The new device is about 1,000 times more sensitive than the equipment currently used in airports to discern explosives. Rather than analyzing a swab from a person's briefcase, the new technology could detect the traces of explosives left in air that passes over a person who has handled explosives.
"This is a form of tricorder," said M. Bonner Denton, the professor of chemistry at UA in Tucson who's spearheading the new technology. Denton said combining such technology with a walk-through portal would make it simple to screen 100 percent of passengers.
The new device can be pocket-sized. The analyzers currently used in airports are about the size of a table-top microwave oven. Denton, UA scientist Roger Sperline and Christopher Gresham and David Jones of Sandia National Laboratories in Albuquerque, N.M. are working on developing a hand-held analyzer capable of detecting small traces of explosives or illicit drugs.
Such a device could be used at border crossings, Denton said. "This is more sensitive than dogs' noses. It does not suffer from overexposure or a case of sinus. One can store it in the cabinet, then grab the unit, turn it on – and it's running. And it tells you what material has been detected. Dogs just tell you something's been detected."
Denton will talk about this and other portable detection instruments on Monday, March 14, at 2 p.m. Eastern Time (11 a.m Pacific Time) at the 229th American Chemical Society national meeting in San Diego. His talk, "Advanced Instrumental Technologies and Their Impact on Homeland Security and on Forensic Science," will be given in Room 25C of the San Diego Convention Center.
Detecting explosives or drugs means sorting through an environmental mish-mash of chemical signals to pick out the one chemical of interest. That's what a drug-sniffing dog's nose does – picks out the chemical signature of a drug from the chemicals that come from the dirty laundry, candy, food stains, fabrics, toothpaste and everything else inside someone's luggage.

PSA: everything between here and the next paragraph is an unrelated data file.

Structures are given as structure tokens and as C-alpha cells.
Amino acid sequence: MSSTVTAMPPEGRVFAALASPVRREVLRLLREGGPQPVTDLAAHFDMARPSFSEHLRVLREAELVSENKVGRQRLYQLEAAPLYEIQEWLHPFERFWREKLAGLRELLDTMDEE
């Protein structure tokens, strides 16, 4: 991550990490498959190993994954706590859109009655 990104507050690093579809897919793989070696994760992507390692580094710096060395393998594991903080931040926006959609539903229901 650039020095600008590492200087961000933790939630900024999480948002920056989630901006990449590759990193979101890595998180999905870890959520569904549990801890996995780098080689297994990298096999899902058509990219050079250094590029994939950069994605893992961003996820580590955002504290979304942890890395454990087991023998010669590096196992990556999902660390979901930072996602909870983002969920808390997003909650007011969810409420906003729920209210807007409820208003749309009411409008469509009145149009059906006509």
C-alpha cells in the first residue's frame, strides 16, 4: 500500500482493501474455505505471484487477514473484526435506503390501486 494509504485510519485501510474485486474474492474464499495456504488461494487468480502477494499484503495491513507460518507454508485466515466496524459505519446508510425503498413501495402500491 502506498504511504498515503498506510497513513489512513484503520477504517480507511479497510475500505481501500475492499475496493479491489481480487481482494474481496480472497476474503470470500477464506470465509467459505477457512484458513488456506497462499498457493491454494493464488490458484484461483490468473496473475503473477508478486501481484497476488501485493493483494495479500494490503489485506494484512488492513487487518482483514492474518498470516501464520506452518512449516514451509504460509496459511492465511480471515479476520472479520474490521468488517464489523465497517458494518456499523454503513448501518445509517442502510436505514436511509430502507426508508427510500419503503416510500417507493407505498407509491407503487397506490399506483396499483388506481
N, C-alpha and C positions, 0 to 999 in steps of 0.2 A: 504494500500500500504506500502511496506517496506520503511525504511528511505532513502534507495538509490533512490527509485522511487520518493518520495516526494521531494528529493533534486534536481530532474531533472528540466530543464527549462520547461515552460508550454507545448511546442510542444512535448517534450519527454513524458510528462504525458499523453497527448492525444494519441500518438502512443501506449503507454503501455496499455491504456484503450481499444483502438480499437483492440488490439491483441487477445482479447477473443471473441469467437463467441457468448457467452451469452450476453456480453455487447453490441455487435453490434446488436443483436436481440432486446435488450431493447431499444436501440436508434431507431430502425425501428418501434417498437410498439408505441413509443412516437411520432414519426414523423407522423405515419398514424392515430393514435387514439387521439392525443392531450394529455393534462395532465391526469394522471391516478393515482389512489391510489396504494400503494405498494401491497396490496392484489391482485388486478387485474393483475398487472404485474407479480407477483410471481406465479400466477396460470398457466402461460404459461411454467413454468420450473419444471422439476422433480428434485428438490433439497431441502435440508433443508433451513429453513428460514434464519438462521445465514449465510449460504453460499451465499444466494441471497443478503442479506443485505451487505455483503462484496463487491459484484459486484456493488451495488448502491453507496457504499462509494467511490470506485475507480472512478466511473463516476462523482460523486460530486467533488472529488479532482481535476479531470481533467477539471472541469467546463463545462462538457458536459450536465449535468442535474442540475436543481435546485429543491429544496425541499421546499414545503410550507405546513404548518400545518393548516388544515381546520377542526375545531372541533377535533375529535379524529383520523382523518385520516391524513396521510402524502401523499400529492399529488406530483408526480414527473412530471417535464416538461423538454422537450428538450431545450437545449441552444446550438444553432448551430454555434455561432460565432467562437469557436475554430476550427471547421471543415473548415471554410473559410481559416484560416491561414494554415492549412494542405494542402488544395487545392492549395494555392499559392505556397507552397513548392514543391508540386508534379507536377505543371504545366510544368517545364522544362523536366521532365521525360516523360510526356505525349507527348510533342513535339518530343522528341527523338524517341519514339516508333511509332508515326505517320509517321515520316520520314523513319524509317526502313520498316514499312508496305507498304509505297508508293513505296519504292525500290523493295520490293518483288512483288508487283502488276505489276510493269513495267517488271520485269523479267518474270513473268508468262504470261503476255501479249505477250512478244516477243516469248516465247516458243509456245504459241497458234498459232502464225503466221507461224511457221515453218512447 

To do the same thing to detect explosives, machines at airport screening stations use a technology called ion mobility spectrometry.
Ions, or charged molecules, move when placed in an electric field. The speed at which an ion moves depends on its size and shape, so each ion has a characteristic speed. The airport analyzers snatch a collection of chemicals gathered from a person's luggage, put those chemicals into an electric field and then search for any ion that has a speed that indicates "explosive."
The machine needs a certain number of molecules to accurately detect and identify a specific chemical. If there are very few molecules of a particular substance, the machine cannot distinguish that molecule from all the others in the mix.
Denton realized that one place to improve detection was the electronics of ion mobility spectrometers. So he adapted circuitry originally developed for use in infrared astronomy.
The new device, called a capacitive transimpedance amplifier, improves the readout circuitry in ion mobility spectrometers.
"This change in readout electronics is key to the vastly improved sensitivity. It boosts the signal while lowering the noise," Denton said. "This is the first radical change in ion detection since the 1930s."
The research was funded by the U.S. Department of Energy.
M. Bonner Denton, 520-621-8246, email@example.com
M. Bonner Denton's website:
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